Jesus has the power to give life and to return it, and this isn’t just the power to do this for other people. In some way that is impossible for us to truly understand, Jesus has this power over His own life as well. The greatest miracle in the entire Bible is Jesus resurrecting Himself from the tomb.

I don’t think it was an accident that earthquakes happened at the moment Jesus died and here at His resurrection. Jesus’ life returning to Him shook the earth just like the earth shook when His life left Him. All this is described before Matthew tells us the angel came. The earthquake was not caused by an angel hitting the ground on arrival, as I have heard some people speculate. Instead, the earthquake was the evidence that Jesus’ life returned to Him, and the angel was simply sent to reveal to the world what had just happened inside the tomb.

Jesus did not need the angel’s help to step out of the tomb. In His resurrected body, Jesus is able to move through objects, as is seen when He appears to the disciples while they have locked themselves in the upper room. The angel was sent for our benefit, so that we could see and know that the tomb really was empty.

The greatest miracle in the entire history of the world is Jesus’ resurrection. Jesus returned to life exactly how He said He would, and Jesus’ resurrection gives us the hope and reassurance that when it is our time to die, He is more than able to resurrect us when it is time for us to be with Him!

As we come to the end of another podcast episode, here are the challenges I will leave you with:

As I always challenge you to do, intentionally seek God first and place your faith, hope, trust, and belief in Him and in what Jesus accomplished for you. Believe in Jesus and in His resurrection, and trust in the truth that since Jesus stepped out of the tomb alive, we know that there is life awaiting us after death.

Also, always pray and study the Bible for yourself to grow personally closer to God each and every day. While learning from others is okay to do, never let your own personal relationship with God become dependent on someone else to help you grow. A personal relationship with God must be personal, and a personal relationship with God leads us to Jesus and to eternal life.

And as I end every set of challenges by saying in one way or another, never stop short of, back away from, chicken out of, or deviate away from where God wants to lead you to in your life with Him!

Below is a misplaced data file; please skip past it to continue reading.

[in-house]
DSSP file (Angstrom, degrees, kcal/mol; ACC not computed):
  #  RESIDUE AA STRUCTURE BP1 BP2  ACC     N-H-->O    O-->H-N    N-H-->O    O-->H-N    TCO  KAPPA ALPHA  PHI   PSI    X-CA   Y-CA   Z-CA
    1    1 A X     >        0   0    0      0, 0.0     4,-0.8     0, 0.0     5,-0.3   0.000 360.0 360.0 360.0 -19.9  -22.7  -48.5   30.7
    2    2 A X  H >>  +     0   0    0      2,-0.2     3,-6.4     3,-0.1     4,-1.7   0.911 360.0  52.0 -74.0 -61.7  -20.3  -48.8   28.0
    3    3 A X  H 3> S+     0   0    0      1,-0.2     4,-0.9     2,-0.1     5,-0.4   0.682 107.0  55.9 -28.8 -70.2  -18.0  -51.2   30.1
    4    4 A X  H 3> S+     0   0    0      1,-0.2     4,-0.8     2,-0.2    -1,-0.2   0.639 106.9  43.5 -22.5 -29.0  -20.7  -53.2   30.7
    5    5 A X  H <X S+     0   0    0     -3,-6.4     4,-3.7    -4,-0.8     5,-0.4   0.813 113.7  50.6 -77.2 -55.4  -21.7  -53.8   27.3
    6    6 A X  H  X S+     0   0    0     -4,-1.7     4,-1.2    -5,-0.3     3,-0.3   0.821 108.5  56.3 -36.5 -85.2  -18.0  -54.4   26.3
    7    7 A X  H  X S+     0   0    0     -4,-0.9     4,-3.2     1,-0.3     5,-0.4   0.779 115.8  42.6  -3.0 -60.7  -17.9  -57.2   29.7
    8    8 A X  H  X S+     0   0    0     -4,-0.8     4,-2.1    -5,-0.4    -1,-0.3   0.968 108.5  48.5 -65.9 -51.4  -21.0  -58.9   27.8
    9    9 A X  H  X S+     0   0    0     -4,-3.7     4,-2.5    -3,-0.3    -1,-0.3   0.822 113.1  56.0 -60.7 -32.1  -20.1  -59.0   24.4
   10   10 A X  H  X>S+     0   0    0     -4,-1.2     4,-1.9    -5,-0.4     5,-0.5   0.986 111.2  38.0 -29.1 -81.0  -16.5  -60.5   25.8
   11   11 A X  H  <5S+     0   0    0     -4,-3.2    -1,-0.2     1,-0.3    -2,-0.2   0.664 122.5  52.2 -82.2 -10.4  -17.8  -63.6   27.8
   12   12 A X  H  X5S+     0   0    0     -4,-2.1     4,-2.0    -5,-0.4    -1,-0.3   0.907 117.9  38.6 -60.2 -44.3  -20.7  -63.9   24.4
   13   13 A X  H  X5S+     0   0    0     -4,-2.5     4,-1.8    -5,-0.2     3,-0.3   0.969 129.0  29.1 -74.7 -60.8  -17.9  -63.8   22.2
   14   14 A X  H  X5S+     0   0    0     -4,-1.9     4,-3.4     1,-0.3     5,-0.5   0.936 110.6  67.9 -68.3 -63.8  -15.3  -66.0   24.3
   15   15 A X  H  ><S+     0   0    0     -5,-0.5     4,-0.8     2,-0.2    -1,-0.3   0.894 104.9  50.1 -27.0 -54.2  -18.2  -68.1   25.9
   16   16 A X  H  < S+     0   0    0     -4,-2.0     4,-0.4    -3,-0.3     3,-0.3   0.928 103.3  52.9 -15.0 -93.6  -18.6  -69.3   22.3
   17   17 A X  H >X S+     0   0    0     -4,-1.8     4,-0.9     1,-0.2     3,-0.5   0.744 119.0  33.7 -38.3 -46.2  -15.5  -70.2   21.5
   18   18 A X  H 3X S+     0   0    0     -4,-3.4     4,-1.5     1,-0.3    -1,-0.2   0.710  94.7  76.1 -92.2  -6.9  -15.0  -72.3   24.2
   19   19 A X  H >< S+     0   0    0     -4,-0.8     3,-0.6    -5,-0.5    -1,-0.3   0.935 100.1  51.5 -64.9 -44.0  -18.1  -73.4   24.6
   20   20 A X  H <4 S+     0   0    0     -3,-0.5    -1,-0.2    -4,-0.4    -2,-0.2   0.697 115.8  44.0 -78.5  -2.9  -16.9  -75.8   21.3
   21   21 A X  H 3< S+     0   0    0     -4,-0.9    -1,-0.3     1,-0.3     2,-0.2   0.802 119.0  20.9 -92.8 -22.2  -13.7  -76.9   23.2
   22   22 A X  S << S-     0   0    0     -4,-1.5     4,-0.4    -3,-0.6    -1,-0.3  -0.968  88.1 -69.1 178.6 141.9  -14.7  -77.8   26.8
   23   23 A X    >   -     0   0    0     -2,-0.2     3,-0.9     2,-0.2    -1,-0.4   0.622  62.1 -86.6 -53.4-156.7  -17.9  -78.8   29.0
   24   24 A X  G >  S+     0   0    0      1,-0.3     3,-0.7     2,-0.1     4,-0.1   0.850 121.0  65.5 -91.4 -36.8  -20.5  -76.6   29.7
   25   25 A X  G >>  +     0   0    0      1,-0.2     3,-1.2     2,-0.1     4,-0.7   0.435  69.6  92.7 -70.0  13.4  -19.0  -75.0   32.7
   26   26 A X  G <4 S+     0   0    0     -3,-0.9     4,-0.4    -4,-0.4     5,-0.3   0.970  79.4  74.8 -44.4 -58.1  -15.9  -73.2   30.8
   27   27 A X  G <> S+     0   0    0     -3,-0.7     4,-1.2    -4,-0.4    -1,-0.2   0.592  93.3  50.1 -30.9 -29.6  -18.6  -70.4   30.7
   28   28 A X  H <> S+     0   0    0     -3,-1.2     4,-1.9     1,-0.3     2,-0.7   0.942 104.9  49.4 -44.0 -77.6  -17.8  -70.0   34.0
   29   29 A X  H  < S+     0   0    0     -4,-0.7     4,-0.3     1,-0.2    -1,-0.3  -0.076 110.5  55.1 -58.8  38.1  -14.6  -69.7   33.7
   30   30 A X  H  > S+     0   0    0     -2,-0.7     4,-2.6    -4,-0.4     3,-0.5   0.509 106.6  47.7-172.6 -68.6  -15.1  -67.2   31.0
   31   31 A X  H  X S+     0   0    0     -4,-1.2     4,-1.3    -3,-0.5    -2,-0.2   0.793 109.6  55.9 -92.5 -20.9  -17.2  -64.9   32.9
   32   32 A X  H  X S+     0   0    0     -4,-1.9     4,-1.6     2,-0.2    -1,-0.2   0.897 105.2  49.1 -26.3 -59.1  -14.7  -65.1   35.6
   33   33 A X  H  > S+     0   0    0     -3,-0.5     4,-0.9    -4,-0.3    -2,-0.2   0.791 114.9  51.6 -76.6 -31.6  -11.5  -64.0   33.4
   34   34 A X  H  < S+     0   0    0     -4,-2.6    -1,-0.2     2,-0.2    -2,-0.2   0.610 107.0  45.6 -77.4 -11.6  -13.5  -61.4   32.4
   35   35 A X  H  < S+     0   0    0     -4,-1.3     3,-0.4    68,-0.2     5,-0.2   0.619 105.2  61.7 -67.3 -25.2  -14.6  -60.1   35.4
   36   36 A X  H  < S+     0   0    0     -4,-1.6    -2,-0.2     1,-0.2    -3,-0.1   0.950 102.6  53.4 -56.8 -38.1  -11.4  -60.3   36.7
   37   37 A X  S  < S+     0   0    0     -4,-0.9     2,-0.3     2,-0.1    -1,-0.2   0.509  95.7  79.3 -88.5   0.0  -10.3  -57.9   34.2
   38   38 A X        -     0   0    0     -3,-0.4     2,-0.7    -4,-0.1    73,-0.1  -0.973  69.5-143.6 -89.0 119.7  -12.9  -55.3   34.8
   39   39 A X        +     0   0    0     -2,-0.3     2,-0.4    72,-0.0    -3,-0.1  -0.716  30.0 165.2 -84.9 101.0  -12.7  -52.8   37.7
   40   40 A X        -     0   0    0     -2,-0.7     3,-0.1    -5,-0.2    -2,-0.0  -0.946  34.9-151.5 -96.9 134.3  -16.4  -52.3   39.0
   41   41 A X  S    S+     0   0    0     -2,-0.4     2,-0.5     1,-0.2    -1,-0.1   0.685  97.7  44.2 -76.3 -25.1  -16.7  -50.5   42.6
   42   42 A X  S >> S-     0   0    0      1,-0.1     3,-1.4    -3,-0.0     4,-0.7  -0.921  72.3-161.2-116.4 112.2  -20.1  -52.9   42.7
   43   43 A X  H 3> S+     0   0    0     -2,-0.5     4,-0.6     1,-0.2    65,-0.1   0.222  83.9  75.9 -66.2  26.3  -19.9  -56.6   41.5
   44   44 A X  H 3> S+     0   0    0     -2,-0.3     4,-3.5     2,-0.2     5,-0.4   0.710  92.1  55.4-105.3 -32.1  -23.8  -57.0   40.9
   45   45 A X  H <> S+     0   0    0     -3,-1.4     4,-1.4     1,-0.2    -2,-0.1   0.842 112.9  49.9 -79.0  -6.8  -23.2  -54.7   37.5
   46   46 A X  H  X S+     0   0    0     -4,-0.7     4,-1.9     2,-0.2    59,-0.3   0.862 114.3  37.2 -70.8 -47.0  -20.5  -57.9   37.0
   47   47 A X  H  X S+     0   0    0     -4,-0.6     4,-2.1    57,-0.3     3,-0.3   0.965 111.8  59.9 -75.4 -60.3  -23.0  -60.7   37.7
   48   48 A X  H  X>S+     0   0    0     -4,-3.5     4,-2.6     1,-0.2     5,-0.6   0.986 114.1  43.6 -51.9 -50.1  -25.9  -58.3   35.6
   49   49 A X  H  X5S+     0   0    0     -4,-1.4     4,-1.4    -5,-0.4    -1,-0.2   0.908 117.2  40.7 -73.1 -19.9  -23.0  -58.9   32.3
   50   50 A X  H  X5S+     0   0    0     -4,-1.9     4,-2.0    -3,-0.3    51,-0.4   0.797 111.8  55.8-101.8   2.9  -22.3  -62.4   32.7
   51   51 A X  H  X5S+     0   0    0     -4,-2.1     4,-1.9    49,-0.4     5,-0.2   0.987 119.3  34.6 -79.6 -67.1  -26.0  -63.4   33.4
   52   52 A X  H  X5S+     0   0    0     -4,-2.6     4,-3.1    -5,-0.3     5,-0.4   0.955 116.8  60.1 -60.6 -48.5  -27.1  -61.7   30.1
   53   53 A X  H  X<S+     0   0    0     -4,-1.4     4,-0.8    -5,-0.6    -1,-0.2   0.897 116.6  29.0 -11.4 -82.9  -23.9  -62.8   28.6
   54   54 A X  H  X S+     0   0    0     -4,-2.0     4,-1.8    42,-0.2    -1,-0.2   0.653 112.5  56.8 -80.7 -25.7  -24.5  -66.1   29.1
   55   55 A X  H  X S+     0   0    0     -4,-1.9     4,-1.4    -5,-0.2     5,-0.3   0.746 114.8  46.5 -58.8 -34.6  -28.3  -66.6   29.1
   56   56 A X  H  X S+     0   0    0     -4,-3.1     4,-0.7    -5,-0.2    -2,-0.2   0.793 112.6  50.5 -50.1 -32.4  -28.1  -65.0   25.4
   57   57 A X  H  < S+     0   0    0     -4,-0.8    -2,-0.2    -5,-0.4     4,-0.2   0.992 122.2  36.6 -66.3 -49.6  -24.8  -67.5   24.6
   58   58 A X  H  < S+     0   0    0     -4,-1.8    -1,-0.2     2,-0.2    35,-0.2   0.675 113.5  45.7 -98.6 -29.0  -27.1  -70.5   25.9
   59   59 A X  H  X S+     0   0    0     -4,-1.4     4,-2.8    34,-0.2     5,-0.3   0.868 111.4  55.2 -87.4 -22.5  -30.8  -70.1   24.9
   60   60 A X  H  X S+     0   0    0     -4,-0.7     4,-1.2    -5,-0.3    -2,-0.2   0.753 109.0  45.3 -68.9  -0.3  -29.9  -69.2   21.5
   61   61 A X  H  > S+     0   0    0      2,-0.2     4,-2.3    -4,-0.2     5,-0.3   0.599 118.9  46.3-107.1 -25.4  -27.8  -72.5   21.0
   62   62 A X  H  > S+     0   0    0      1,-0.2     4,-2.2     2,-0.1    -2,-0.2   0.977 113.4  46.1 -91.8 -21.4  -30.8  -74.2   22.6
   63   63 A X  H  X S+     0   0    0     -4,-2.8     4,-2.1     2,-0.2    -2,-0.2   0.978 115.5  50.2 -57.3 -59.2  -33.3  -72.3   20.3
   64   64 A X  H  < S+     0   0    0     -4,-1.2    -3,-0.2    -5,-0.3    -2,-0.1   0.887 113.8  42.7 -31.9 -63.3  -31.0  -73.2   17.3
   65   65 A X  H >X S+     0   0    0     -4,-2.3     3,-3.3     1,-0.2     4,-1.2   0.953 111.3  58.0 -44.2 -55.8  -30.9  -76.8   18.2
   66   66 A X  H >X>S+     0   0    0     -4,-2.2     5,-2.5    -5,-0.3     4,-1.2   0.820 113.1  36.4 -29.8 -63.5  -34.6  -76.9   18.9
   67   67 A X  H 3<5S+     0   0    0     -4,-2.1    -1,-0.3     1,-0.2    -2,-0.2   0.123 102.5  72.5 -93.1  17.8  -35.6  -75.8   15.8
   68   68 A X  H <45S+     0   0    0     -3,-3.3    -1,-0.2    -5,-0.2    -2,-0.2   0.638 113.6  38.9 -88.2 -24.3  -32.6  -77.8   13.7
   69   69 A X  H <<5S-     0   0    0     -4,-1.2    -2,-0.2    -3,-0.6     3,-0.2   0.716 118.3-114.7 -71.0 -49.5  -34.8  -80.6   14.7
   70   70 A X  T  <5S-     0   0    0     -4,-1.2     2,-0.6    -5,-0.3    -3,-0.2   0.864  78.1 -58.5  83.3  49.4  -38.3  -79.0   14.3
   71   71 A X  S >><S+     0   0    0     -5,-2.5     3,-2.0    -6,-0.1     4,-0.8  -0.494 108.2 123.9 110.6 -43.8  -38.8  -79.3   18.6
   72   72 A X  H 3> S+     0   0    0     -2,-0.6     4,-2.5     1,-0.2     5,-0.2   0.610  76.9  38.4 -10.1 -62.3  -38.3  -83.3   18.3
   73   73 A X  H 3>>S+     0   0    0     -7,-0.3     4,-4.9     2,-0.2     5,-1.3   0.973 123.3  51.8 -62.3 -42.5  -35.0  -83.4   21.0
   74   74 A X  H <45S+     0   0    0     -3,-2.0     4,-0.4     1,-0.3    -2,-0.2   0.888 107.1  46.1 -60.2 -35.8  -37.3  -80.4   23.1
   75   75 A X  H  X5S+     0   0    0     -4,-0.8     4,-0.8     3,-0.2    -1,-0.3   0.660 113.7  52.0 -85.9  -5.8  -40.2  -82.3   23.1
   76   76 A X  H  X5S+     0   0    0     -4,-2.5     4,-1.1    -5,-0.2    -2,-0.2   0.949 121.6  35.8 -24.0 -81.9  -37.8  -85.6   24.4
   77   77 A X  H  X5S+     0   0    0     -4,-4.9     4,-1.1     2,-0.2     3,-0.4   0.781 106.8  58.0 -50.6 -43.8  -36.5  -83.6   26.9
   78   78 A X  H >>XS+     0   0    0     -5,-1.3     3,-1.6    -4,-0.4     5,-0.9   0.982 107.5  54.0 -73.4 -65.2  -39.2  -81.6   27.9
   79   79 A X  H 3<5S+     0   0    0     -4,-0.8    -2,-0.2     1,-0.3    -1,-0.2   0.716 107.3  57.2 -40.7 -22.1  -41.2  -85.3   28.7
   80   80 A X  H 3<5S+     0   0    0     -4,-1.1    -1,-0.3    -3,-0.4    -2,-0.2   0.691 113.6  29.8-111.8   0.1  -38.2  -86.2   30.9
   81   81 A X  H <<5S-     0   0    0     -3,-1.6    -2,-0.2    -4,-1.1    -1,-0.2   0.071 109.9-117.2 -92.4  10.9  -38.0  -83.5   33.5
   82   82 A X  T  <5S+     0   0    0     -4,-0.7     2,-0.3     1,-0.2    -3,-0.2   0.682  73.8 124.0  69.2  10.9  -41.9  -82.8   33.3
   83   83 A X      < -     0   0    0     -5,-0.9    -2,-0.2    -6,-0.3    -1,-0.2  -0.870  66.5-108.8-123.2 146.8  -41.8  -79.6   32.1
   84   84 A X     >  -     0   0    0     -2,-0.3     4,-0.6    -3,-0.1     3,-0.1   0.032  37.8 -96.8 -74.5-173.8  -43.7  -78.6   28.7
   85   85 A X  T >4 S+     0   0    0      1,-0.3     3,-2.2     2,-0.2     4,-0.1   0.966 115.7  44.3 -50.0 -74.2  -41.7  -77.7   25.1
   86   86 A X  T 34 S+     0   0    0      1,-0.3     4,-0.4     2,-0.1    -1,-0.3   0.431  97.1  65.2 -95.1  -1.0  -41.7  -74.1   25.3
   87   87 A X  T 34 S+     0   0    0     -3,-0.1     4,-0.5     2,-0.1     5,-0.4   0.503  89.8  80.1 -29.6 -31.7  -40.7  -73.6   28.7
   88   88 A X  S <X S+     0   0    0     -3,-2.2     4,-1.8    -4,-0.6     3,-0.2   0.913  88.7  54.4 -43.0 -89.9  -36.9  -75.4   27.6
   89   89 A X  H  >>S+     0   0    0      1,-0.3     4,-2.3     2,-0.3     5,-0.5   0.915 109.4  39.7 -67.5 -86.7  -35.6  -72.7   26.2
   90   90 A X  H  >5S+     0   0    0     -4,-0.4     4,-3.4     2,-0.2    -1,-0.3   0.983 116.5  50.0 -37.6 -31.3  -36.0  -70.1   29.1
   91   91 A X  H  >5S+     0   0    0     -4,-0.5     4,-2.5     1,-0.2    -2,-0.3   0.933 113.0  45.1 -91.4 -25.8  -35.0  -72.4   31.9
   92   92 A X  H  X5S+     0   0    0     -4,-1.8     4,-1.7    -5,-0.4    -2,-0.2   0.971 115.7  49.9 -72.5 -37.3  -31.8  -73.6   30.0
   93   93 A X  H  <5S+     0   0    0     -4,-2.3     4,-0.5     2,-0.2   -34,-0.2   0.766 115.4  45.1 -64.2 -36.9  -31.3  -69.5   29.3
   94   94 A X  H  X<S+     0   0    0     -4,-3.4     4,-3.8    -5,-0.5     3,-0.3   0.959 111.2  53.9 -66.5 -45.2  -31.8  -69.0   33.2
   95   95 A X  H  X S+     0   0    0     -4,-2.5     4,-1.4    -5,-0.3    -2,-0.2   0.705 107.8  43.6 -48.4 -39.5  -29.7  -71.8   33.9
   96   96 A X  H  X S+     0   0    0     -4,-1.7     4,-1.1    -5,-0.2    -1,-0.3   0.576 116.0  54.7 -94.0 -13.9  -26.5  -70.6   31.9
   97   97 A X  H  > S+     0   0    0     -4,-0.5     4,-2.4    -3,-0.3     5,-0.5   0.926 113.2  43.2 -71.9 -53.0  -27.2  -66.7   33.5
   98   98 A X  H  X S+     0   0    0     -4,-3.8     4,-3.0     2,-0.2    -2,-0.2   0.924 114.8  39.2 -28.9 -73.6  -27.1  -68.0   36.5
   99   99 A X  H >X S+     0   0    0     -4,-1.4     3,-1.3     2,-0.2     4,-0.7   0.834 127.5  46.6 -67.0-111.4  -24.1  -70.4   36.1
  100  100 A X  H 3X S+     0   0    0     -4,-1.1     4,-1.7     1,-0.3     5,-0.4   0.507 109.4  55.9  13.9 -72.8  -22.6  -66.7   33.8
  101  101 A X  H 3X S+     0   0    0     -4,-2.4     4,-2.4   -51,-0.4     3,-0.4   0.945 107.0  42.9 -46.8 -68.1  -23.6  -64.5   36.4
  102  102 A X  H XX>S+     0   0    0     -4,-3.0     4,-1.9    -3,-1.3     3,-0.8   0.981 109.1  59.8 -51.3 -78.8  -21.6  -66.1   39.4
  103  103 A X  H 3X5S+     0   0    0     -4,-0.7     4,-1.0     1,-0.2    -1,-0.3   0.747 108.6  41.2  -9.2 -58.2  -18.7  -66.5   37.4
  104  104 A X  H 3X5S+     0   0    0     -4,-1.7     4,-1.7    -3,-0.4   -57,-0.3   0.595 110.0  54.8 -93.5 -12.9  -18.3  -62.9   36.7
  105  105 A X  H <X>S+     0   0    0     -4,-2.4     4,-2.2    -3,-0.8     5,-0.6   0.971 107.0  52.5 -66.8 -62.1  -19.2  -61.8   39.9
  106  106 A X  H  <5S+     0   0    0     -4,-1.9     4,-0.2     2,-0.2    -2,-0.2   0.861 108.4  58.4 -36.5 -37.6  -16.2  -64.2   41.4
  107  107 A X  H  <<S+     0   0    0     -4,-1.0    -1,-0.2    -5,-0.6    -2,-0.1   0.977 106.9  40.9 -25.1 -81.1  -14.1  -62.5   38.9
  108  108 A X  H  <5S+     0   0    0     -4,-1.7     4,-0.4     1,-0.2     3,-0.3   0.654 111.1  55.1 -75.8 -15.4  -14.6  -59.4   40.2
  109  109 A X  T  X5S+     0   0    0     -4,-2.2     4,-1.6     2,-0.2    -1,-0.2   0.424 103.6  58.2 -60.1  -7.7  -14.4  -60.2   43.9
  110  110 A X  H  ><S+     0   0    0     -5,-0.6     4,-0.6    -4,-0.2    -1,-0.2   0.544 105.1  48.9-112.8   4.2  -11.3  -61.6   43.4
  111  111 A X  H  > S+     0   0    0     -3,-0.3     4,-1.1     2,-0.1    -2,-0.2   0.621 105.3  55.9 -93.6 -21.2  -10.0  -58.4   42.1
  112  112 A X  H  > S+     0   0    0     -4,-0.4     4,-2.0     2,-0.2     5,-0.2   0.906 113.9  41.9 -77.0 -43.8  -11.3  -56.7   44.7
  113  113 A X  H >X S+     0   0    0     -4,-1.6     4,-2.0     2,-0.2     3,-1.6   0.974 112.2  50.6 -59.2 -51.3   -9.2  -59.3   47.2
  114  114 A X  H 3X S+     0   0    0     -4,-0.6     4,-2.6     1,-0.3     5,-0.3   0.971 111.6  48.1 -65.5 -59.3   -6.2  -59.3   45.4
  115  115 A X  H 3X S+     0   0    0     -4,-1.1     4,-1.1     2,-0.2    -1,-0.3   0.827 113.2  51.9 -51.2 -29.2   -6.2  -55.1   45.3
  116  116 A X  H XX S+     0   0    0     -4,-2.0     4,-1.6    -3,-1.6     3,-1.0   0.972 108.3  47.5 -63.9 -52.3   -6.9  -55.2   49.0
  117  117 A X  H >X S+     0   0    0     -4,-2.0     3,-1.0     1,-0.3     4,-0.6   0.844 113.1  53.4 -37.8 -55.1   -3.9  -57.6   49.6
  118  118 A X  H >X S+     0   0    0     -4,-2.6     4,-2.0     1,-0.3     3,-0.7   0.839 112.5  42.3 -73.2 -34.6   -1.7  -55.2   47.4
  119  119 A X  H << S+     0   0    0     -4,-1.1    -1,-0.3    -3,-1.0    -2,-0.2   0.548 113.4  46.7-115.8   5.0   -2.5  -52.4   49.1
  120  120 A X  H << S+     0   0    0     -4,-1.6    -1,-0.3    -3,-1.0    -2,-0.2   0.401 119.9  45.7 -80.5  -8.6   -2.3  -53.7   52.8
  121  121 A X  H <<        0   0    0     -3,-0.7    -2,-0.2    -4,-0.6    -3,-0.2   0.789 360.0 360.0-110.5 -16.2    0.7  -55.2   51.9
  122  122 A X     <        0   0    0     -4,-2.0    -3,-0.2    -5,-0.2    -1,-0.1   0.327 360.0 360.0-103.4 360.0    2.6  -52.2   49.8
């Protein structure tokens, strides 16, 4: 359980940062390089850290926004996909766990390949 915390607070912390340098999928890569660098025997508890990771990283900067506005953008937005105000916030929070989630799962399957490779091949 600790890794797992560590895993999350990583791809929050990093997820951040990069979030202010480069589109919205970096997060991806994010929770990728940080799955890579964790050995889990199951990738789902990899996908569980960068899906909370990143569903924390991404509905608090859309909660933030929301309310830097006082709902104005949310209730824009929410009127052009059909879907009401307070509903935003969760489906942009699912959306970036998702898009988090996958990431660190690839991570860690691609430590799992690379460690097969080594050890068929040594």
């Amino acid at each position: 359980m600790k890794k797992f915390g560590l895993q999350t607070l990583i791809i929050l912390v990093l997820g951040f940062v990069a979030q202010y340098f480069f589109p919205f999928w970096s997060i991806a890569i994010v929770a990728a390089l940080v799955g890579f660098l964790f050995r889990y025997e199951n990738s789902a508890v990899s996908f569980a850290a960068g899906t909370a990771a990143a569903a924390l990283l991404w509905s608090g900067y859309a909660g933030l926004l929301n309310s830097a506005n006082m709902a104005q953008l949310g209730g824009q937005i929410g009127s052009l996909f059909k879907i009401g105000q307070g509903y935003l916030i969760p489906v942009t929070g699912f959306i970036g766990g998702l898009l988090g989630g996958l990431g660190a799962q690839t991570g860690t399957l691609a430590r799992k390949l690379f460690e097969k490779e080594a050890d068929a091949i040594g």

Year of Miracles – Episode 48: While most people might not think of the resurrection as one of Jesus’ miracles, discover how this might have actually been Jesus’ greatest miracle, and the most significant miracle in all of history.

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Living with Secrets: Matthew 1:18-25

Focus Passage: Matthew 1:18-25 (NASB)

For this journal entry, we will look a little closer at one of the events in Jesus’ birth, and uncover a truth that I found especially interesting. This truth is hidden in plain sight, but it is easy to miss if you read this story without paying attention.

In verse 25 we read, “but [Joseph] kept her [Mary] a virgin until she gave birth to a Son; and he called His name Jesus.

While Joseph had planned to send Mary away silently to not publicly disgrace her, an angel in a dream convinced him otherwise. We don’t know if their wedding was the next day, or if it happened at a future date, or if Jesus was conceived weeks or months before. If Mary raced off to be with Elizabeth for three months prior to her wedding, then it would be very possible that Jesus would have clearly appeared to have been conceived outside of marriage. However, if all this happened before or right around the same time with Joseph and Mary traveling to see Elizabeth and Zechariah immediately following their marriage (a.k.a. honeymoon), then it would have looked to outsiders that Jesus was a honeymoon baby.

We know from reading Matthew that Joseph kept Mary as a virgin until after Jesus was born – but to everyone else looking at the scene, it probably would have looked as though Jesus was Joseph’s son.